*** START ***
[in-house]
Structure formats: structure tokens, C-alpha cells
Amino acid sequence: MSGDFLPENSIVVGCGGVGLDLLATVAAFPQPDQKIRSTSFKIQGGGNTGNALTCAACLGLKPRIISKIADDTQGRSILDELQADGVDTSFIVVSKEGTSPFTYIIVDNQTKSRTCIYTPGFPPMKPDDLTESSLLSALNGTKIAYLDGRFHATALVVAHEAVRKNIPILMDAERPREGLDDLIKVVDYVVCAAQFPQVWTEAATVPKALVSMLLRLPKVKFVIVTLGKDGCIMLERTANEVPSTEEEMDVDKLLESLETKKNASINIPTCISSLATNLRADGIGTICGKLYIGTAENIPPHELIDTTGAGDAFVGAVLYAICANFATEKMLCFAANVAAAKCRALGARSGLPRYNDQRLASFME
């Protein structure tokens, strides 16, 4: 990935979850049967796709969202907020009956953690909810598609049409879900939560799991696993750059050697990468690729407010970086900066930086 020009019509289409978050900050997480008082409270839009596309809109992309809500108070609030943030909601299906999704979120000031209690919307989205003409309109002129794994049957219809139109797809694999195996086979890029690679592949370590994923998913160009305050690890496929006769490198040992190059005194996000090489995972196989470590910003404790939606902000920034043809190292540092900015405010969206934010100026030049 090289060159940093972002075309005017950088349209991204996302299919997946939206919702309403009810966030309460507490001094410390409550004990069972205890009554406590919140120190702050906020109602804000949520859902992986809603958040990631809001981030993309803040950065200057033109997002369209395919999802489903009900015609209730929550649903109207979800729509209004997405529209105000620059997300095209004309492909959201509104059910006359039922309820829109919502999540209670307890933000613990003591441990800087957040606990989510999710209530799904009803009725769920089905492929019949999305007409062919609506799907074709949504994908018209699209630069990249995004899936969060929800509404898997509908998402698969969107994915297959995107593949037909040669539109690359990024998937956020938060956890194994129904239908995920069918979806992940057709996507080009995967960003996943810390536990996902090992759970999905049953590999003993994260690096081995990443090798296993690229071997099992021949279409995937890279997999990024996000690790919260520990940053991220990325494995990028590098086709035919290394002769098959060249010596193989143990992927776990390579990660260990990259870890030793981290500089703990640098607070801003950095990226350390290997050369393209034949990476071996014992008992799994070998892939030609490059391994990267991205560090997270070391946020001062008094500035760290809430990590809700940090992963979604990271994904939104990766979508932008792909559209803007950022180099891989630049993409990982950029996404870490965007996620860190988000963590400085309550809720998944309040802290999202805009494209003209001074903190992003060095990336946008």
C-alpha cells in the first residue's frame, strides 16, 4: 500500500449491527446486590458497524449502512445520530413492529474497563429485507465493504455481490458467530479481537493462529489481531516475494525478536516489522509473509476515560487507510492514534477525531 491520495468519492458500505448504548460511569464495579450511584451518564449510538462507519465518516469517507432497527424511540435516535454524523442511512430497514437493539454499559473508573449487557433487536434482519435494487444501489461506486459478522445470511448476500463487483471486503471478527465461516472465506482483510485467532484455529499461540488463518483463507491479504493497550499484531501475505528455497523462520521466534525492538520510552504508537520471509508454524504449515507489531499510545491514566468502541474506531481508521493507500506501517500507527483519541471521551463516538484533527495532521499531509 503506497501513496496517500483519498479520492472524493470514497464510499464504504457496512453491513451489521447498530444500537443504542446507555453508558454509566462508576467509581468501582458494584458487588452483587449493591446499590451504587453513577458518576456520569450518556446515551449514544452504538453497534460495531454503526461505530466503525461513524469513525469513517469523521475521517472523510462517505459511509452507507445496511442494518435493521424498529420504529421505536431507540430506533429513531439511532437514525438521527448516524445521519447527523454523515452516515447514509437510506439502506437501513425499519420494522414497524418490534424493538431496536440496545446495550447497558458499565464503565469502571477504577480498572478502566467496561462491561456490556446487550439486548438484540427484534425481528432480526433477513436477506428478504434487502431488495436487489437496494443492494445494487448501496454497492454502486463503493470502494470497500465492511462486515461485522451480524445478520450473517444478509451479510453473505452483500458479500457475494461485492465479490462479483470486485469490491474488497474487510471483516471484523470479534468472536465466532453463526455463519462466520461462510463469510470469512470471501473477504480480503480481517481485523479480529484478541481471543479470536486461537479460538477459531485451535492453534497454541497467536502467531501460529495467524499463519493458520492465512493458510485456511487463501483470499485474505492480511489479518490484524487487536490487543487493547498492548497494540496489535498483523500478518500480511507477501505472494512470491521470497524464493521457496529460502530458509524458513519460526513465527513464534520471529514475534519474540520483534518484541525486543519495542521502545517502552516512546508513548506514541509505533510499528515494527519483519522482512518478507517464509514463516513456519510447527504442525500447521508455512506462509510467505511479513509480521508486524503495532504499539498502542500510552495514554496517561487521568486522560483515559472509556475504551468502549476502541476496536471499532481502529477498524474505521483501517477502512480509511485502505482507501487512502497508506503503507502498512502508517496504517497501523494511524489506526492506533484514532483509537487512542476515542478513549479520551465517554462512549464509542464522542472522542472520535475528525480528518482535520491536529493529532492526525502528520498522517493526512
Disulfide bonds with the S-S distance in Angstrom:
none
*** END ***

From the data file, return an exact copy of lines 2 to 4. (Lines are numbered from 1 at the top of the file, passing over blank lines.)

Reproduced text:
Structure formats: structure tokens, C-alpha cells
Amino acid sequence: MSGDFLPENSIVVGCGGVGLDLLATVAAFPQPDQKIRSTSFKIQGGGNTGNALTCAACLGLKPRIISKIADDTQGRSILDELQADGVDTSFIVVSKEGTSPFTYIIVDNQTKSRTCIYTPGFPPMKPDDLTESSLLSALNGTKIAYLDGRFHATALVVAHEAVRKNIPILMDAERPREGLDDLIKVVDYVVCAAQFPQVWTEAATVPKALVSMLLRLPKVKFVIVTLGKDGCIMLERTANEVPSTEEEMDVDKLLESLETKKNASINIPTCISSLATNLRADGIGTICGKLYIGTAENIPPHELIDTTGAGDAFVGAVLYAICANFATEKMLCFAANVAAAKCRALGARSGLPRYNDQRLASFME
């Protein structure tokens, strides 16, 4: 990935979850049967796709969202907020009956953690909810598609049409879900939560799991696993750059050697990468690729407010970086900066930086 020009019509289409978050900050997480008082409270839009596309809109992309809500108070609030943030909601299906999704979120000031209690919307989205003409309109002129794994049957219809139109797809694999195996086979890029690679592949370590994923998913160009305050690890496929006769490198040992190059005194996000090489995972196989470590910003404790939606902000920034043809190292540092900015405010969206934010100026030049 090289060159940093972002075309005017950088349209991204996302299919997946939206919702309403009810966030309460507490001094410390409550004990069972205890009554406590919140120190702050906020109602804000949520859902992986809603958040990631809001981030993309803040950065200057033109997002369209395919999802489903009900015609209730929550649903109207979800729509209004997405529209105000620059997300095209004309492909959201509104059910006359039922309820829109919502999540209670307890933000613990003591441990800087957040606990989510999710209530799904009803009725769920089905492929019949999305007409062919609506799907074709949504994908018209699209630069990249995004899936969060929800509404898997509908998402698969969107994915297959995107593949037909040669539109690359990024998937956020938060956890194994129904239908995920069918979806992940057709996507080009995967960003996943810390536990996902090992759970999905049953590999003993994260690096081995990443090798296993690229071997099992021949279409995937890279997999990024996000690790919260520990940053991220990325494995990028590098086709035919290394002769098959060249010596193989143990992927776990390579990660260990990259870890030793981290500089703990640098607070801003950095990226350390290997050369393209034949990476071996014992008992799994070998892939030609490059391994990267991205560090997270070391946020001062008094500035760290809430990590809700940090992963979604990271994904939104990766979508932008792909559209803007950022180099891989630049993409990982950029996404870490965007996620860190988000963590400085309550809720998944309040802290999202805009494209003209001074903190992003060095990336946008």